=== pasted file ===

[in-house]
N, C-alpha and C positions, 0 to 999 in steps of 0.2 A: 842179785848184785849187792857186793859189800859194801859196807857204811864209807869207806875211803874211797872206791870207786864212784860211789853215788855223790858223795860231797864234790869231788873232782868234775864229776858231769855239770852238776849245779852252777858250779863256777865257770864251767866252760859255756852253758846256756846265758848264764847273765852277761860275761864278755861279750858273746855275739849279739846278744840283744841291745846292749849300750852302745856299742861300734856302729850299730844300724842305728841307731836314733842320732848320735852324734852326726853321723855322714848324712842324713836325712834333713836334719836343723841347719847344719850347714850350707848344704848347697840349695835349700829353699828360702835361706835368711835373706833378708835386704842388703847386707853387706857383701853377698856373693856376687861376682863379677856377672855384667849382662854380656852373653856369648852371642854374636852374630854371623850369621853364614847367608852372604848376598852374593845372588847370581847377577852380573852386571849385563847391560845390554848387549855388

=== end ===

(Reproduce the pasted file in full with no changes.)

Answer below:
[in-house]
N, C-alpha and C positions, 0 to 999 in steps of 0.2 A: 842179785848184785849187792857186793859189800859194801859196807857204811864209807869207806875211803874211797872206791870207786864212784860211789853215788855223790858223795860231797864234790869231788873232782868234775864229776858231769855239770852238776849245779852252777858250779863256777865257770864251767866252760859255756852253758846256756846265758848264764847273765852277761860275761864278755861279750858273746855275739849279739846278744840283744841291745846292749849300750852302745856299742861300734856302729850299730844300724842305728841307731836314733842320732848320735852324734852326726853321723855322714848324712842324713836325712834333713836334719836343723841347719847344719850347714850350707848344704848347697840349695835349700829353699828360702835361706835368711835373706833378708835386704842388703847386707853387706857383701853377698856373693856376687861376682863379677856377672855384667849382662854380656852373653856369648852371642854374636852374630854371623850369621853364614847367608852372604848376598852374593845372588847370581847377577852380573852386571849385563847391560845390554848387549855388